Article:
Mary knew that her son—the One whom she shared with the Heavenly Father- was equal to the challenge. So, before the wedding feast in Cana of Galilee became a complete and unforgettable shambles, she simply said, “They have no wine.” Clearly, it was not just an observation, but the trusting appeal from one who had no doubt of the abilities of Jesus.

The Lord’s reply was a gentle rebuke, “My hour has not yet come.” But the future Saviour of mankind was also a loving son, who cares for all of humanity in their hour of need. And a wedding feast in that culture without a celebratory glass of wine was unthinkable. And so Jesus proves at the very beginning of his adult years his great compassion for the plight of ordinary human beings.

This is so well set forth in the spirit of Saint Paul’s sermon. He addresses us on the subject of “the grace that is given to us,” reminding us of our dependence upon the gifts which we receive from God, Whose fatherly love is our greatest resource.

In one sentence the Apostle has reminded us of the riches of God’s grace, and that He bestows on us all the virtues and abilities we possess. No wonder he lays out for us a pattern of behaviour, because he knows that—thanks to our Heavenly Father—we can live out our days in an honourable and useful fashion. What we cannot do is to take the credit, because without God’s help this would not be possible.

That means we cannot “blow our own trumpet” and pretend that our good qualities and our talents are of our own making, but realise how God has created us—not just our very existence, but the fullness of our nature. Then, still supporting us by the Holy Spirit, He turns over to us the task of using our gifts in a responsible and creative manner. As our Father He is more generous than He is demanding; but Saint Paul has laid out clearly for us the pattern of living which God has designed to make our stay on earth an honourable and useful one.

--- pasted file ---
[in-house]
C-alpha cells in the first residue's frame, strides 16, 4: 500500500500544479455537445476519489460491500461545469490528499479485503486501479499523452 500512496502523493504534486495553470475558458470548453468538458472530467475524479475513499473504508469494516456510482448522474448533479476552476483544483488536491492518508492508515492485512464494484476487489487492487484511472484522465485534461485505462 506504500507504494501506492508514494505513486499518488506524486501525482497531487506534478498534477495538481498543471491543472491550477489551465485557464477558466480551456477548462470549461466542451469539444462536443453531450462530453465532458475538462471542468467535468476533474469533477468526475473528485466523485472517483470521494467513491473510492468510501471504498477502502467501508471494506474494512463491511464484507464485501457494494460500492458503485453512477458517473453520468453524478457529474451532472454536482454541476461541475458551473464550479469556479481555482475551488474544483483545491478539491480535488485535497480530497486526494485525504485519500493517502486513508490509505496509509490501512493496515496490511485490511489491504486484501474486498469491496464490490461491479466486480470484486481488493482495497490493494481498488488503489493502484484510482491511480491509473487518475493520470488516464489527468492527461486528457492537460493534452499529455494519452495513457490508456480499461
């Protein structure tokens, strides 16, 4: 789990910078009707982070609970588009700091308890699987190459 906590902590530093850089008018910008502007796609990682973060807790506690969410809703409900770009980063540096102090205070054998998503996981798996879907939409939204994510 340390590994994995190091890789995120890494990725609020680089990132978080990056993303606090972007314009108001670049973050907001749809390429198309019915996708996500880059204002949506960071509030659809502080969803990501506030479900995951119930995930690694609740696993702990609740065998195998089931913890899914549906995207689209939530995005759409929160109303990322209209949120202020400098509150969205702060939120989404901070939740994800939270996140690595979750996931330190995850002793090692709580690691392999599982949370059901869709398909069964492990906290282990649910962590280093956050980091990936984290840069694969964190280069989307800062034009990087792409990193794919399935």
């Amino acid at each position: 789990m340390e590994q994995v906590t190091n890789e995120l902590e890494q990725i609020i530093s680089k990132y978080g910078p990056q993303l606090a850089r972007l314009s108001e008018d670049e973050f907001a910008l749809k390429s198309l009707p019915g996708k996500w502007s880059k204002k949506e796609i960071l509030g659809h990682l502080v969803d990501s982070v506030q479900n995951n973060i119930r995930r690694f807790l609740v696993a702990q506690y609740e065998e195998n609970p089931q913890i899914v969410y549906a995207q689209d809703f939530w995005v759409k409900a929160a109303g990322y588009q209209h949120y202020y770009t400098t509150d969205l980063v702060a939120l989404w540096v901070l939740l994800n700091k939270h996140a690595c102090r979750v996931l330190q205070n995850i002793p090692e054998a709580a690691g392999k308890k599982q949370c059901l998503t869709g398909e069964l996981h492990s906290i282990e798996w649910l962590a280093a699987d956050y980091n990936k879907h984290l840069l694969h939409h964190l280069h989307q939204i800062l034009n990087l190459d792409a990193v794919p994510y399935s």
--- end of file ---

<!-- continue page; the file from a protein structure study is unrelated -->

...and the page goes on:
The Apostle begins his lesson with a call for us to use what the Lord has provided to us in the way of basic intelligence and talent for the jobs that He has given us to do. As our Heavenly Father He does not simply order us about, but in his divine love He makes it all possible. But we still possess free will: so now, never without his help, He turns it over to us.

The task, as Saint Paul lays it out for us, is not easy, and yet all it takes is our will, because our Heavenly Father will give us the strength we need. Living the Christian life demands the best of us, but once again, we do not face the task on our own; but like every good Father to every child—and who are we all but children in his eyes?—He offers his constant encouragement and help in our spiritual and moral development. Who among us, even at an advanced age, can view ourselves as anything more than little children? In fact the longer we live, the surer we can be of our personal limitations and our need for guidance and grace.

The pattern set out for us is not impossible, because of the grace that goes with it. But it is only possible because we are not alone; we are not dependent simply on our own devices. In fact the more we try to pull ourselves up by our own bootstraps, as the old saying goes, the more difficult it all becomes. In heaven, no doubt, there is a certain amount of laughter at our human attempts to “do it yourself,” considering the often amusing results; although they can also be tragic, when willfulness and pride take over, in a futile attempt on our part to be the masters of our own destiny.

Just consider the list Saint Paul has laid out for us: he has set forth the requirements of the Christian life:

Give with simplicity;

Show mercy with warmth;

Hold on to everything that is holy and good.

Show brotherly love by always helping others.